Also, non-economic portions of tort recoveries are separate property. In Taylor, the Court found that tort recoveries, similar to inherited property, occur due to “fortuitous circumstances entirely distinct from the efforts or economic undertakings of the marital partners” and that non-economic portions of such awards should be determined to be separate property. Id. This means that recovery of funds for lost wages or medical expenses may be part of the marital estate, whereas as those for pain and suffering are not, just as are inherited properties not part of the marital estate.
Gifts, like inheritances, are not usually included in the marital estate either, especially if they are not co-mingled. Oklahoma Courts have considered gifts to specific spouses and determined: “The original ownership regime must be respected unless there is proof of an inter-spousal gift.” Larman at ¶8. “In short, gifts require an immediately effective, unqualified and gratuitous transfer of ownership to the donee.” Larman at fn 7. Spouses may convey property to the other as a gift though jointly acquired, or they may make such transfer with the property retaining its marital or separate property classification. Bartlett at ¶11. Gifts given by one spouse to the other are the separate property of the donee.
A spouse may acquire an interest in separate property of the other spouse when joint efforts and improvements are undertaken which increase the value of the property. A Court would consider the acquisition cost and cost of improvements. Then, appreciation unrelated to the efforts of spouses, like inflation or the market forces. And finally, the Court would consider the increase in value attributable to the personal efforts of the spouses. May v. May, 1979 OK 82, ¶9. Unless the joint industry of the parties enhanced the value of property after the date of separation or it was used and managed by both after that date, then the Court will view property acquired after that date as separate. Ford vs. Ford, 1992 OK CIV APP 123, ¶12-¶13.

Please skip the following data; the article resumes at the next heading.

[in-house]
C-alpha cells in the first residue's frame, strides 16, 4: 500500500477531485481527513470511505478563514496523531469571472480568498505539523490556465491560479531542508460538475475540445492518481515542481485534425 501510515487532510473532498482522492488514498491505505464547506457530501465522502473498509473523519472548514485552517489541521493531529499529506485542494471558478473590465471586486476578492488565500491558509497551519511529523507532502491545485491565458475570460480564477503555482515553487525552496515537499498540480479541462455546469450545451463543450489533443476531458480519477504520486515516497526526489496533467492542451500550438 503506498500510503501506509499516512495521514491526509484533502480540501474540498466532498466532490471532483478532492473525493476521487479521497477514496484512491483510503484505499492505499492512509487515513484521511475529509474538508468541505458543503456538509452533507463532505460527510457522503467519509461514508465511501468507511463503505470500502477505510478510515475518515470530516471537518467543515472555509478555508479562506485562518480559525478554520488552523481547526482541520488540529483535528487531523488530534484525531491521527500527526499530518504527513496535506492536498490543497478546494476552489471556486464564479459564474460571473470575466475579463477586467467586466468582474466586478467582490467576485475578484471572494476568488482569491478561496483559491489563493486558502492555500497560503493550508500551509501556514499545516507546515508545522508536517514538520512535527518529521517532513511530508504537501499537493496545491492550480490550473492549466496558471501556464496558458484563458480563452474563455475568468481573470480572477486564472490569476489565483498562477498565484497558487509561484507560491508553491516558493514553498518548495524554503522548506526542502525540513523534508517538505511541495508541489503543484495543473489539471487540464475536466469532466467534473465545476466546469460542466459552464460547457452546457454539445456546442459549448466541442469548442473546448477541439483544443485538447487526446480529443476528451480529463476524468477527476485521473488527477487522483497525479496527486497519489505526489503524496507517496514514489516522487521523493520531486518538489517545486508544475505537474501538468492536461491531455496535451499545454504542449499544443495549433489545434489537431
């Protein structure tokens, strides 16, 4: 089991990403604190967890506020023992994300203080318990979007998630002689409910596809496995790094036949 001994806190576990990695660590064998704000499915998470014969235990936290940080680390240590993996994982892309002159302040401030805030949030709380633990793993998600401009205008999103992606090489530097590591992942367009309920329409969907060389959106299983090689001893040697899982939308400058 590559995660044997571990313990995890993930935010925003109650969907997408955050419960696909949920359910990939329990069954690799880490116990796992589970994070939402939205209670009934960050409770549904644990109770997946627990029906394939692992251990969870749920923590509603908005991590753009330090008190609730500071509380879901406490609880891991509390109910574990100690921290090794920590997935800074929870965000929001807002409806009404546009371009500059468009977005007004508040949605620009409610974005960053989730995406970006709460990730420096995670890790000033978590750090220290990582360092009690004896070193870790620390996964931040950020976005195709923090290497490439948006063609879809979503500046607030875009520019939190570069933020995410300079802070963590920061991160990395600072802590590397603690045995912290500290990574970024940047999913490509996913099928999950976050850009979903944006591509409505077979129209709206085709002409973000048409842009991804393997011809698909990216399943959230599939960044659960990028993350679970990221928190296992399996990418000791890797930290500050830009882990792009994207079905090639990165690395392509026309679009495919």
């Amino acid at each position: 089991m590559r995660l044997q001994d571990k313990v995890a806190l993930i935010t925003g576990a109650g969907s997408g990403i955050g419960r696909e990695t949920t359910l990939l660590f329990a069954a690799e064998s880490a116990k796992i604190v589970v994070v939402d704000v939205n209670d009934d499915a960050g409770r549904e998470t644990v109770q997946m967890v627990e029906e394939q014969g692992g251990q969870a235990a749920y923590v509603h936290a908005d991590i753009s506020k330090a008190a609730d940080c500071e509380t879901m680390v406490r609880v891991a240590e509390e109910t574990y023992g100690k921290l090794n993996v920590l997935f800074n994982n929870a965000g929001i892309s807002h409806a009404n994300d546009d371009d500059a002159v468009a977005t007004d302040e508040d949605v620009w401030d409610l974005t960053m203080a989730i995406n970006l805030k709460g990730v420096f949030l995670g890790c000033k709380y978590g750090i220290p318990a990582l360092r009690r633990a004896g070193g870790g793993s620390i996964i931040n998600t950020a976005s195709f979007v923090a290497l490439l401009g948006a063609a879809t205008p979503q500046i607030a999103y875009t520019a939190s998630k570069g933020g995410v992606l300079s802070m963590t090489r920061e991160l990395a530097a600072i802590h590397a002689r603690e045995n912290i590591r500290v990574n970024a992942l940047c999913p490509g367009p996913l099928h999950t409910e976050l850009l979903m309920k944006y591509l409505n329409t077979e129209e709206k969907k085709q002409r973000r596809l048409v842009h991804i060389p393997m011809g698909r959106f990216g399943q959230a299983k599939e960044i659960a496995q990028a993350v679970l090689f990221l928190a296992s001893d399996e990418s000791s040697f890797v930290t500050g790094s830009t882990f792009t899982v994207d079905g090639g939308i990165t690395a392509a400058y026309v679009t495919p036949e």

A final important note about property deeds — A gift to a spouse (or to the property of the marital estate) is presumed when spouses own property in joint tenancy. Bartlett vs. Bartlett, 2006 OK CIV APP 112, ¶7. The party seeking to rebut that presumption must present by clear and convincing evidence a purpose for placing the property in joint tenancy which is collateral to intending a gift. Larman at ¶9. Mere self- serving testimony that no gift was intended will not suffice. Bartlett at ¶8. A transfer to obtain financing is a purpose collateral to intending a gift. Bartlett at ¶16, citing Larman. However, a gift transfer for estate planning and avoiding taxes is not collateral to intending a gift, but rather proof of the gift as that is what the taxing authorities require. Bartlett at ¶20. There is a great amount of law as to gifts in Oklahoma that should be carefully reviewed.
In order to determine a ‘just and reasonable’ division of the marital estate, Oklahoma Courts consider the contributions of both spouses, and on occasion their needs. Only that conduct which had the effect of creating, maintaining or enhancing marital property, or conduct which had the effect of reducing it in value are relevant factors in a property division analysis. Moyers v. Moyers, 1962 OK 146, ¶9.
If it should develop in the trial of the cause that the accumulations have been due to [the wife’s] economy, industry, frugality, and sturdy virtues, which have been a stay to the home and constant guard of the accumulations, and at the same time it should develop that the husband has not been frugal, has not been industrious, has not been sagacious, but, on the contrary, has spent much of his money in riotous living, in gambling, drinking, or associations truant to his marriage vows, it would not be equitable to the wife, under these circumstances, that the husband should be given half of their property.
Id. At ¶9. In other words, one spouse may receive more of the marital share of property if the facts and circumstances so favor.